How Does Ivy Bridge Affect the CAD Workstation Market?
What benefits can Ivy Bridge offer to those plying their trade in CAD? Well, there’s the usual broad-based boost in performance that any good generational upgrade will provide, as Intel expects a 20 percent performance improvement for general computation from Ivy Bridge (though of course mileage will vary by application). But there’s more appeal for this upcoming product family than just the usual generation-to-generation performance bump. Because while that appeal extends across applications and usage models, there are a few special nuggets of technology in this generation that will pique the interest of workstation-wielding CAD professionals.
Intel’s lead in silicon process manufacturing continues to grow, and the benefits of Ivy Bridge should prove an ideal vehicle to showcase that lead. Just as competitors are getting their 32 nm process, with Ivy Bridge Intel’s jumping a full generation ahead with a 22 nm process that allows for millions more transistors in the same silicon area.
That’s a win for workstation buyers especially, as they represent a professional community that certainly care about CPU performance, but demand a lot more. First off, a shrink buys room for more cores, and we’ll eventually see some Ivy Bridge SKUs with eight or more cores (not at first launch, but later in the product lifecycle). Far from being one-trick-ponies, today’s MCAD professionals have to be jacks-of-all-trades — a competitive market, tight budgets and tighter schedules all demand it. Drawing is just one piece of the daily workflow, complemented by a host of other critical compute tasks, from simulation to styling. And chores like finite element analysis and computational fluid dynamics multi-thread quite well, making 50% more available cores a serious weapon in driving computation time down and achieving the ultimate goal — boosting productivity.
Improved Integrated Graphics
The extra silicon space also allowed Intel to dial up the performance and functionality of its integrated graphics hardware. For example, Ivy Bridge’s P4000 GPU populates more on-chip graphics engines and supports advanced features like hardware tessellation, a proven tool that can deliver finer, more realistic 3D surfaces in less time. With its range of upgrades, Ivy Bridge can claim full DirectX11 support that its predecessor could not. And with more of those bigger, faster graphics engines, Intel can claim a 30% increase in performance for Ivy Bridge’s graphics over Sandy Bridge’s. And that means CAD professionals on a budget can now more seriously consider choosing a low-cost CPU-integrated graphics solution like the P400.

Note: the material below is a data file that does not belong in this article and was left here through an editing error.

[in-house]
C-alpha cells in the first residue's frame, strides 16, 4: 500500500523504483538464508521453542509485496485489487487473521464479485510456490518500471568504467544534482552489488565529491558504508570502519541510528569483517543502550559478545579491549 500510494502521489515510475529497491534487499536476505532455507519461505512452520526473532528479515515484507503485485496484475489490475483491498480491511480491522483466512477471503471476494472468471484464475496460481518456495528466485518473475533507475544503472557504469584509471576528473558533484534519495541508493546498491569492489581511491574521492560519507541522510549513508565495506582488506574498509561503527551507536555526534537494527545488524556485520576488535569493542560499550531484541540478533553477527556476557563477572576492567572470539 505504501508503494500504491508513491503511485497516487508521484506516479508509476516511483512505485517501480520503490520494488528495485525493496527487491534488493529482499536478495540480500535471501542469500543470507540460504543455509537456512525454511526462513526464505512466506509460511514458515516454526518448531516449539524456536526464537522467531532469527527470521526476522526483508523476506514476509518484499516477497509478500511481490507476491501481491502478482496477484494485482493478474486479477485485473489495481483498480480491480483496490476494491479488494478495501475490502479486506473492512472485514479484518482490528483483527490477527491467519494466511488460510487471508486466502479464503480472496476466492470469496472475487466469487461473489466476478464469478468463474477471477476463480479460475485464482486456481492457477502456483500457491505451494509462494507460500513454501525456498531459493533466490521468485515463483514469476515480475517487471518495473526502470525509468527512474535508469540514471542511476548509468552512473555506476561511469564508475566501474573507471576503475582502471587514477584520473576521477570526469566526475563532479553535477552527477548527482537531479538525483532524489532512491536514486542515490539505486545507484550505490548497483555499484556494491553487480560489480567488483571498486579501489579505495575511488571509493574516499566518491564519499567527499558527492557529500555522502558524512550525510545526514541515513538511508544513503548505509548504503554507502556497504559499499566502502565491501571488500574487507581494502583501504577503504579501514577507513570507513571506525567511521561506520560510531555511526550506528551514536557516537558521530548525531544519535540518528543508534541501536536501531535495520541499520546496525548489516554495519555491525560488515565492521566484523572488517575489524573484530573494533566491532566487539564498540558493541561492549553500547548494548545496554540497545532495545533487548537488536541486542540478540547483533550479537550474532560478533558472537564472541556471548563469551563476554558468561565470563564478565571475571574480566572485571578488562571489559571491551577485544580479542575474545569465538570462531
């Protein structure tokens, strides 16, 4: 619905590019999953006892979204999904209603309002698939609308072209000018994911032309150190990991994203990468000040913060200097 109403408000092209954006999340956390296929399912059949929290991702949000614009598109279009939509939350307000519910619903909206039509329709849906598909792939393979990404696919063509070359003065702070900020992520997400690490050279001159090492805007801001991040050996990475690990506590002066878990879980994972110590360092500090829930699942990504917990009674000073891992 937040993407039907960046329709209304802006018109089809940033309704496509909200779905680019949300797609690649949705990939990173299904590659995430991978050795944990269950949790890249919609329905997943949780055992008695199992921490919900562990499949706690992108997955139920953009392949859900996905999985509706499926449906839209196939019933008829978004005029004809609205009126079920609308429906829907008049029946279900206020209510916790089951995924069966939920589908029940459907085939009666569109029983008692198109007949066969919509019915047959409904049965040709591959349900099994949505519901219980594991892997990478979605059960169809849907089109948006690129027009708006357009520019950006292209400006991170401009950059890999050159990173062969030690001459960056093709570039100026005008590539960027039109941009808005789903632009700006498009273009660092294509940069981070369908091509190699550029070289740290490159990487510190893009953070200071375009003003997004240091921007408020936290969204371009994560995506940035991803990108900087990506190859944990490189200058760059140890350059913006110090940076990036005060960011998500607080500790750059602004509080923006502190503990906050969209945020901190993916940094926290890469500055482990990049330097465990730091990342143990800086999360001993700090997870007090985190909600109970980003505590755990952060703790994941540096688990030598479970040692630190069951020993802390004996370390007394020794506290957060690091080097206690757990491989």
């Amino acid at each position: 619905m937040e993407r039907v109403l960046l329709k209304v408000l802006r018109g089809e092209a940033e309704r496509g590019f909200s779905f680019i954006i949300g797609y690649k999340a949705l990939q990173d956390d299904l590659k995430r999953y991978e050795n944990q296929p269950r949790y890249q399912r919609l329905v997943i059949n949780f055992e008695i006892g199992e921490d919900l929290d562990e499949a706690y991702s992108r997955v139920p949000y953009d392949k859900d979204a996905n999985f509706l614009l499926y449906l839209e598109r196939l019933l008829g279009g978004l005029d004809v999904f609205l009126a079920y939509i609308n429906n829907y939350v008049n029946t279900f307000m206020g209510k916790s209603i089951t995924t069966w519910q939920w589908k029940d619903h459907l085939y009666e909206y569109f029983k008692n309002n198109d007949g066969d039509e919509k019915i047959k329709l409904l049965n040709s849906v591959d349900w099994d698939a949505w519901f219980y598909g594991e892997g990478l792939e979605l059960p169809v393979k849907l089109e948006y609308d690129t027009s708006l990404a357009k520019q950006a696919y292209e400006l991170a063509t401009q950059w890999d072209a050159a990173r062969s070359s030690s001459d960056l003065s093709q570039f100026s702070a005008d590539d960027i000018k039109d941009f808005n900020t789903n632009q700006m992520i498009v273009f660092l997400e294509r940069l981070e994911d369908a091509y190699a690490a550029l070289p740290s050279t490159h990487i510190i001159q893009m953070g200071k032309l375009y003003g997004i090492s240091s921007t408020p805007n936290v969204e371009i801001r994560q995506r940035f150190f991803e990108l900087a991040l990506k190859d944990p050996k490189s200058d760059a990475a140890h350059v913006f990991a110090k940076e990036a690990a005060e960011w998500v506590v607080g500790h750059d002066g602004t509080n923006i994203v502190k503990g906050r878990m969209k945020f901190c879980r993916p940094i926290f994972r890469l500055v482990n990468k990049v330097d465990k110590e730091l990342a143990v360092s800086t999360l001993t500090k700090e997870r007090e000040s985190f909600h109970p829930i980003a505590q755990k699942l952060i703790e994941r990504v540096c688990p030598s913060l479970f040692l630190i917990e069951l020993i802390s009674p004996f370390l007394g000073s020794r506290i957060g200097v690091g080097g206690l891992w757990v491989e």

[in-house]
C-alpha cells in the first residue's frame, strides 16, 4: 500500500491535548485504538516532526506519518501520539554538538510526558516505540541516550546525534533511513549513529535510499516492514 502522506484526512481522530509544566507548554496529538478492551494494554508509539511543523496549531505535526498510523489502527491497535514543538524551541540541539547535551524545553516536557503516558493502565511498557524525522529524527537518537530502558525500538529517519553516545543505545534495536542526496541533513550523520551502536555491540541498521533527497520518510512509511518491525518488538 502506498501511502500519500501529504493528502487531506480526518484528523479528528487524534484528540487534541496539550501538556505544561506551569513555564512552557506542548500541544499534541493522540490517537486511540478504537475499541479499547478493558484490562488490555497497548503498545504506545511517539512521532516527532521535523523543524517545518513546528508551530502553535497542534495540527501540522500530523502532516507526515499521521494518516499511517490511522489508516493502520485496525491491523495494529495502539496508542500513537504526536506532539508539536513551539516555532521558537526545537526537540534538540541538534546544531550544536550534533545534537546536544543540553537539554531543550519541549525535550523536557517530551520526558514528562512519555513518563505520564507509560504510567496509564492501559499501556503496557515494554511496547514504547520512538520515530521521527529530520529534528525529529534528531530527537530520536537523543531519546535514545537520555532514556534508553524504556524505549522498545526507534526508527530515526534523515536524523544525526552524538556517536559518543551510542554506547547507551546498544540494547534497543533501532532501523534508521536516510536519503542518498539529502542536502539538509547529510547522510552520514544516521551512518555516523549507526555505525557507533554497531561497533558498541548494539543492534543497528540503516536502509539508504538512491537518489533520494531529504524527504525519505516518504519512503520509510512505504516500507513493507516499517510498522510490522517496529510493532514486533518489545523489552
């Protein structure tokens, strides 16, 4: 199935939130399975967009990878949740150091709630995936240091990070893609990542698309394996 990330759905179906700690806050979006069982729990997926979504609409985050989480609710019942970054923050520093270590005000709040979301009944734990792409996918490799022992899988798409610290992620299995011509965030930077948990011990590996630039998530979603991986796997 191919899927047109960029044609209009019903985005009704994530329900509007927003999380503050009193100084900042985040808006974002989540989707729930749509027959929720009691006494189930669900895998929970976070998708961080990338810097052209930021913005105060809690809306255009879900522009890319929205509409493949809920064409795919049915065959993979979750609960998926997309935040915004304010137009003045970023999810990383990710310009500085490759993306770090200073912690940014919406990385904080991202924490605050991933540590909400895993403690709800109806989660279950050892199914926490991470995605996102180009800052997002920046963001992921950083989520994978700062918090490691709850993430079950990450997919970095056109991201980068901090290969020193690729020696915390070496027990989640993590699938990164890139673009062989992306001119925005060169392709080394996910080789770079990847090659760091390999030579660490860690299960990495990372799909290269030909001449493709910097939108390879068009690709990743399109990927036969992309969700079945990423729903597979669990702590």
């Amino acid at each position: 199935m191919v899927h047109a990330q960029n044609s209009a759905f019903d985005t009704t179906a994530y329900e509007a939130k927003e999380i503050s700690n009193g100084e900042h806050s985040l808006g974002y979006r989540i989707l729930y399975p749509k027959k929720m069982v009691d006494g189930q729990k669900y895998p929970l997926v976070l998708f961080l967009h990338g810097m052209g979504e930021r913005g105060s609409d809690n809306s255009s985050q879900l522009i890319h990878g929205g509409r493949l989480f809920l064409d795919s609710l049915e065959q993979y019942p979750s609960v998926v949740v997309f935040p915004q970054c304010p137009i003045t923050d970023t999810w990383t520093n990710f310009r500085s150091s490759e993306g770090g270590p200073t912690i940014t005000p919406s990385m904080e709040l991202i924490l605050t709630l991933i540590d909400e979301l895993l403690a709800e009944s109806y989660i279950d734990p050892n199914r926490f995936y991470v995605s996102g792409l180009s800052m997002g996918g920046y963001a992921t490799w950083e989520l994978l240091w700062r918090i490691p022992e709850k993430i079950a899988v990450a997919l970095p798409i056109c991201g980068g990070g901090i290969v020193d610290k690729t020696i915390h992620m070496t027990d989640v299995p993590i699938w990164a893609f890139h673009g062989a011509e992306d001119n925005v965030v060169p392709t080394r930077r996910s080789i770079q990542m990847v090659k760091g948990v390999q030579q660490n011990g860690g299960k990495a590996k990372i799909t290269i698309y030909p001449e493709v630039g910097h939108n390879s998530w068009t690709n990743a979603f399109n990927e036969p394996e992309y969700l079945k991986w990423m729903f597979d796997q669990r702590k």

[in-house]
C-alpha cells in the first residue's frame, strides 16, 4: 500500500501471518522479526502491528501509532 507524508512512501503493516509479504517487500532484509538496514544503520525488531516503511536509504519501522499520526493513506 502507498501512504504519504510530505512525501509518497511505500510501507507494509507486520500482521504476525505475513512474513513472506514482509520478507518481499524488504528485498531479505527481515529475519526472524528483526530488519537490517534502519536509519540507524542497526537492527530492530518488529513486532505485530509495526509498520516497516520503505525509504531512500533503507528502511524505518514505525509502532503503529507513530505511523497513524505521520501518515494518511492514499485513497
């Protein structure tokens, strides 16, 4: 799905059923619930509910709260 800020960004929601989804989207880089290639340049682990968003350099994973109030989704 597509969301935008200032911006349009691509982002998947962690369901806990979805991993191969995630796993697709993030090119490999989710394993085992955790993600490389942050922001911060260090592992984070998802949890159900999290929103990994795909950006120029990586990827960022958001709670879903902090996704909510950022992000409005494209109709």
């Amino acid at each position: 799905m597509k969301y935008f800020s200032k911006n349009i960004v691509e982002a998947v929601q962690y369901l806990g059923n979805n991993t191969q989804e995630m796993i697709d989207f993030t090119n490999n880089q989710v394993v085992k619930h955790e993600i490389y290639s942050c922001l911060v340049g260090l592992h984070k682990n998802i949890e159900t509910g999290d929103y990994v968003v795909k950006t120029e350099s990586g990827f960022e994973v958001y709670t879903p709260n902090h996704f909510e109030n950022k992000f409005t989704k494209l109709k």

Support for Three Monitors
But looking beyond performance, Ivy Bridge’s graphics is going to provide another big draw for the MCAD professional: native support for three monitors. While the mainstream is now just discovering the benefits of dual monitors, many mechanical designers are already using three: for example, one for drawing, one for simulation and one for visualization. Prior to Ivy Bridge, a desktop with three high-resolution monitors mandated at least one discrete add-in graphics card. But with this generation, a cost-conscious MCAD user could go three-wide and stick with base platform graphics.
MCAD Users: Same Performance, 50% Fewer Watts!
With more cores to speed CAD simulation and ultra-realistic rendering, as well as a 30 percent graphics improvement, Ivy Bridge promises to be a tide that raises all boats, as all workstations — deskside or mobile — will benefit. But there’s one unique advancement debuting in Ivy Bridge that’s a particular boon to the MCAD pro on the go. You see, Ivy Bridge’s 22 nm technology introduces a revolutionary new transistor structure called TriGate that offers the same performance at 50% fewer Watts than Sandy Bridge’s 32 nm.
And that’s allowing leading vendors HP, Lenovo, Dell and Fujitsu to introduce new mobile workstation models that dramatically extend battery life at the same performance level, or deliver far more performance, with the same battery life. Either way you look at it, it’s a win when computation demands are high. And few corners of the computing world demand more performance/Watt than mechanical designers trying to accomplish demanding design work on the road.
This post reflects industry analyst Alex Herrera’s views and does not necessarily reflect the opinions, product plans or strategy of either Dell or Intel.